"This is getting worse by the second!" - Rami (Marsha Regis), bullied lab technician
Eyeing it in our screener pile, I snapped up The Philadelphia Experiment mistakenly thinking it to be the 1984 science fantasy film I'd always been curious about but had never seen. Instead, it turned out to be a made-for-television semi-remake that aired on the awkwardly named Syfy (formerly Sci-Fi) Channel in 2012. Not having seen the original, I'm not in a position to make comparisons, but on its own merits this Philadelphia Experiment is quite awful, rife as it is with genre clichÃ©s, mostly unappealing and sketchily-defined characters, mediocre CGI effects, and several ginormous plot holes.
An Anchor Bay release, The Philadelphia Experiment* looks and sounds okay in 1080p high-def and 5.1 Dolby TrueHD audio, up to contemporary television standards. No extras.
Bitchy femme fatale Kathryn Moore (Gina Holden), representing the interests of a ruthless, Halliburton-type conglomerate, is only mildly impressed when smug, cocky scientist ("I'm terribly clever") Dr. Richard Faulkner (Ryan Robbins) and his team appear to have succeeded in developing cloaking technology, and in a demonstration render Moore's car invisible. However, their actions also cause a time-space rip that literally pulls the USS Eldridge, a destroyer escort that had been working on similar invisibility experiments in 1943, forward through time and space and into the present. With great overuse of electro-plasma CGI effects, the destroyer appears suddenly on the runway of a rural Pennsylvania airport.
The crew is dead save for Capt. Bill Gardner (Nicholas Lea). In the first of several outrageous contrivances, the ship just so happens to come to rest a stone's throw from Gardner's hometown, which in 2012 he finds almost unrecognizable. (These scenes are badly overdone, with practically every background extra over-emphatically yacking on a cellphone, while hip-hop music blasts from passing cars and an extravagantly tattooed punk girl glowers at the nonplussed sailor.)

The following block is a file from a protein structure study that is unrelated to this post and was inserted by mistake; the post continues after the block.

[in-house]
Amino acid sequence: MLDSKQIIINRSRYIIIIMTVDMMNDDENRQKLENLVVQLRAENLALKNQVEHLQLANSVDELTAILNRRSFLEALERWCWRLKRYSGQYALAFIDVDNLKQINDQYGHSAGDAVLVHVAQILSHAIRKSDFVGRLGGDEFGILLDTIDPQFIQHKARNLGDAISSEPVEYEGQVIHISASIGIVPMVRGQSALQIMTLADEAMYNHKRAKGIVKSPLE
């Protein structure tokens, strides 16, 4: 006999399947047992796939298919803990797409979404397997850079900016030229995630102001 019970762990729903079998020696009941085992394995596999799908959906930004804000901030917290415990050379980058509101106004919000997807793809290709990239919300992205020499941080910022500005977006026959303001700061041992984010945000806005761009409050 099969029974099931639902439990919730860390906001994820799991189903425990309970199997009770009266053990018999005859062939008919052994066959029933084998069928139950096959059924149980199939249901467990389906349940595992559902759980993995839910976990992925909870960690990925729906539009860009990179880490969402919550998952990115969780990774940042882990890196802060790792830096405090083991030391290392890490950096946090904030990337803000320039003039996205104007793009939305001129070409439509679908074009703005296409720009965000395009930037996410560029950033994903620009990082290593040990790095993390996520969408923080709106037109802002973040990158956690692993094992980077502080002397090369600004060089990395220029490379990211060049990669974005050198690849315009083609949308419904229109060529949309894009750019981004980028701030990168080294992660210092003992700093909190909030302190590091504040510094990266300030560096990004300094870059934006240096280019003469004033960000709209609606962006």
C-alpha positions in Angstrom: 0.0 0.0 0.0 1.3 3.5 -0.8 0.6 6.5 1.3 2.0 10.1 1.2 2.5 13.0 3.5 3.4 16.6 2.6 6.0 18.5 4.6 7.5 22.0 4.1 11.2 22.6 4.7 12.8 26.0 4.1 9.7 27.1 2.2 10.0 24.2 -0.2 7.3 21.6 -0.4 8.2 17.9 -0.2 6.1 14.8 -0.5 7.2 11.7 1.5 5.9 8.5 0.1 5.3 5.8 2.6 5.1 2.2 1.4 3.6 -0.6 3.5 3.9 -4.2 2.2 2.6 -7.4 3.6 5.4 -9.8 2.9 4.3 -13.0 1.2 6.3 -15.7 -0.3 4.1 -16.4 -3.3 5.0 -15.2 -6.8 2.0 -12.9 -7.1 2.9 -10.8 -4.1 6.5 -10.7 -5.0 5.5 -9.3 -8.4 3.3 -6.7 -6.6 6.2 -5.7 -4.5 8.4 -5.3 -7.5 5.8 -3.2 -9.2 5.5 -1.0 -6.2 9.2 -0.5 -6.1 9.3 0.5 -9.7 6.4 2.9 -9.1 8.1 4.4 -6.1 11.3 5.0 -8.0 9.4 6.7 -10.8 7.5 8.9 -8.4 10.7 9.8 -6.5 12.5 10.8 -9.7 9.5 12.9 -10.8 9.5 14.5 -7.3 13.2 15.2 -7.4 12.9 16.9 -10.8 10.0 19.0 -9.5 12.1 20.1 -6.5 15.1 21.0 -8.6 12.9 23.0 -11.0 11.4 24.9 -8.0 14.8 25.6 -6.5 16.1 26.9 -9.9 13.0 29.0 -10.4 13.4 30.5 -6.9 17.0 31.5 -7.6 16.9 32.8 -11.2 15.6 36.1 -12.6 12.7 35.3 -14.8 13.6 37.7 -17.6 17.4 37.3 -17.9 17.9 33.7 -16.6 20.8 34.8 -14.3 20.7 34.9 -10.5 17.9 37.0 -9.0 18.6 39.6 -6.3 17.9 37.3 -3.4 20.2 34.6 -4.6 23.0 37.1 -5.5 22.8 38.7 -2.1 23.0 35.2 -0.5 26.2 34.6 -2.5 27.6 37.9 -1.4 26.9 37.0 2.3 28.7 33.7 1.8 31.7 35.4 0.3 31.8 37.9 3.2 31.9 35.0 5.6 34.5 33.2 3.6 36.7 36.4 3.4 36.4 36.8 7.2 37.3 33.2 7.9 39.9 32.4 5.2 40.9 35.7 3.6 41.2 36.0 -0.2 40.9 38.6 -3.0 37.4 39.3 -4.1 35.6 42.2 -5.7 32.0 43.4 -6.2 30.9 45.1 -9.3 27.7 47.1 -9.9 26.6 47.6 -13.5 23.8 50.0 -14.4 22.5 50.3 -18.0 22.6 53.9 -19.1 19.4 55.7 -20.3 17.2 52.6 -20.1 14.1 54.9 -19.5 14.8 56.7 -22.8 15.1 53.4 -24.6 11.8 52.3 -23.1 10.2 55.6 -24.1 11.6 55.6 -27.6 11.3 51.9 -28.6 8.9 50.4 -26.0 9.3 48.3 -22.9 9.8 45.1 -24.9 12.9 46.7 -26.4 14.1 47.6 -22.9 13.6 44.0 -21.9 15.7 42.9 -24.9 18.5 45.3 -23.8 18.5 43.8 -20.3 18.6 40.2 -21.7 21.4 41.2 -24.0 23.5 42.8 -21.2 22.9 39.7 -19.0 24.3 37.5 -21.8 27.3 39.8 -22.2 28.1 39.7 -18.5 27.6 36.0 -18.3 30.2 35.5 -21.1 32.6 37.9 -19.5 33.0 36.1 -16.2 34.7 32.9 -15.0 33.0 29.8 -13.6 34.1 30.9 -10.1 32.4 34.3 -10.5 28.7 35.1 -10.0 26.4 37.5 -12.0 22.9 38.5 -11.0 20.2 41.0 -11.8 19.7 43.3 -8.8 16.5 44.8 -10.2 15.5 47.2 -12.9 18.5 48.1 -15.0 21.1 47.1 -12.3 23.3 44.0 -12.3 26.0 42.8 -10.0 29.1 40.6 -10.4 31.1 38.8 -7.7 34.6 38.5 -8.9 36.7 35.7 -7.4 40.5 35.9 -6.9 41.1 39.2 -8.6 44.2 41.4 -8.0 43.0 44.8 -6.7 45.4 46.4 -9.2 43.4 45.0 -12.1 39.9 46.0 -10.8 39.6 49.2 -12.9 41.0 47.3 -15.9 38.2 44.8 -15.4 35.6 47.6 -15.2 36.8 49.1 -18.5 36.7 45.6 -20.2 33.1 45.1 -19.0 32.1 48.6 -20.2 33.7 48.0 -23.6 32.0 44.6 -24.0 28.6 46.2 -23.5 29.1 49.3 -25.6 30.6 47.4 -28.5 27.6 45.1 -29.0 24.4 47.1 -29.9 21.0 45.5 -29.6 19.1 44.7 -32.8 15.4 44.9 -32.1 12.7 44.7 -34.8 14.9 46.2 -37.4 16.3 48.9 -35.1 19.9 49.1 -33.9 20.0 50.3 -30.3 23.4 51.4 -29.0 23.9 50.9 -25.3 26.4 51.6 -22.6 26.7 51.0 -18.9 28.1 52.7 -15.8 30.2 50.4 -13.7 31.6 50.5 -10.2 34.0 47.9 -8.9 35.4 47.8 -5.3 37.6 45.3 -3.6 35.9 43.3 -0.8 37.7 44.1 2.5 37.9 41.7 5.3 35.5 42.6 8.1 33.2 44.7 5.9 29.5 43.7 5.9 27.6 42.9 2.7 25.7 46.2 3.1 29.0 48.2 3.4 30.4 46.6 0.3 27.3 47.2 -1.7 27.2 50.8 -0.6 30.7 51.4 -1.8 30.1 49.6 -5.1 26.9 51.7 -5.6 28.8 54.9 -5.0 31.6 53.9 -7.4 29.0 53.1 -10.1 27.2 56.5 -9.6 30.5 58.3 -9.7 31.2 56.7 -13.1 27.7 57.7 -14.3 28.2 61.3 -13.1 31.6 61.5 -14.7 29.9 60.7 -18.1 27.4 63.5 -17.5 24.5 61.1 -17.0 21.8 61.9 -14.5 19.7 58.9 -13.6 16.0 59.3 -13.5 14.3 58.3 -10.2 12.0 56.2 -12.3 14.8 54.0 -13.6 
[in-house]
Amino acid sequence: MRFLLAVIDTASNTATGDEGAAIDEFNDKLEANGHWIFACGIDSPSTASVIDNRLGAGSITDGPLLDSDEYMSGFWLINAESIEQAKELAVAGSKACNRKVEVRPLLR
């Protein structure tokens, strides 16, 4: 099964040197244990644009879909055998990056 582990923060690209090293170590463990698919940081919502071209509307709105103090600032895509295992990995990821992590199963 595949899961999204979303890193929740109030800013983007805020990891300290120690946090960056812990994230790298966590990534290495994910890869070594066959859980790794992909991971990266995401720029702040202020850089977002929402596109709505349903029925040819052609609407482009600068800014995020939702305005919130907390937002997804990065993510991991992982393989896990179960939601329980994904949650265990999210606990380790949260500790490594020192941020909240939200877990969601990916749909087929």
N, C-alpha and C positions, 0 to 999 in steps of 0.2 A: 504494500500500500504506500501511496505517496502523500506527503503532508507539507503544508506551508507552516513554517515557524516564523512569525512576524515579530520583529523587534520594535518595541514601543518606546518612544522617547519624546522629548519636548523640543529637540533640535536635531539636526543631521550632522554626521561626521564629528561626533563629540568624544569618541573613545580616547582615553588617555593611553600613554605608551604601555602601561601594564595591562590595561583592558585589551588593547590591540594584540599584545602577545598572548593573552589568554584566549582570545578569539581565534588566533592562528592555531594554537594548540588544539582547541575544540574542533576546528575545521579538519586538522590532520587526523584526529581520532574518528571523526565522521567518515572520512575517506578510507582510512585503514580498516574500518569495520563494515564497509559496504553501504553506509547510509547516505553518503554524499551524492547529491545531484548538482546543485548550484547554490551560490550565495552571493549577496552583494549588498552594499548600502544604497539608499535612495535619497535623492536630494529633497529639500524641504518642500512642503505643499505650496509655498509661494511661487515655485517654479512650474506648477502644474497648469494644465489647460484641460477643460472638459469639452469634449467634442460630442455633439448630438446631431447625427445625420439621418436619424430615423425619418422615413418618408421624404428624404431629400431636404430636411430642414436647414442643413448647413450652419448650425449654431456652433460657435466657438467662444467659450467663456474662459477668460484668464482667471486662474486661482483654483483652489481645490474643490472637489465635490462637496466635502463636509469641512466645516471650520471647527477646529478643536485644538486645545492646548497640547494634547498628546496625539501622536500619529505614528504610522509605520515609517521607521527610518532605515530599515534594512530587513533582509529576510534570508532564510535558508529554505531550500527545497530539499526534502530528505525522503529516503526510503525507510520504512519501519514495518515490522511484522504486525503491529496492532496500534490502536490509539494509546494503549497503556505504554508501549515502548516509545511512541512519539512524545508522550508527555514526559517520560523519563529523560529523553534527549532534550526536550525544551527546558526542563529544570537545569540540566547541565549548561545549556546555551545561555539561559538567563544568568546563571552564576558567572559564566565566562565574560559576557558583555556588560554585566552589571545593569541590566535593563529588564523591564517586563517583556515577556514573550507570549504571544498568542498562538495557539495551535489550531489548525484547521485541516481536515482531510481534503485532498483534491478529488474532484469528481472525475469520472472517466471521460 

He makes his way to the house he bought 70 years ago, there finding his adult granddaughter Molly (Emilie Ullerup), a waitress at the local coffee shop who also happens to be an expert computer hacker, a skill that comes in handy later in the story. Moore, learning of Gardner's existence, dispatches hit man Hagen (Michael ParÃ©, who played a different part in the 1984 film) to assassinate him. Gardner and Molly, dodging Hagen's bullets all the way, scramble to locate Morton Salinger (Malcolm McDowell), an "old friend" of Gardner's who was one of the leading scientists on the original Philadelphia Experiment back in '43.
Whoa-whoa-whoa. What's that you say? Apparently 2012 TV-movie writer Andy Briggs patterned McDowell's Salinger character after a similar character played by Eric Christmas in the 1984 movie but without considering the nearly 30 years that have since passed. Even if Salinger had been an unusually young scientist of, say, 25 back in 1943, he'd be 94 years old in 2012. And had McDowell worn old age make-up this might have been acceptable if straining credibility. But in The Philadelphia Experiment McDowell is just his ordinary, 68-year-old self. Granted, he's not the blond-haired youth of his Clockwork Orange and Ifâ€¦ days, but still.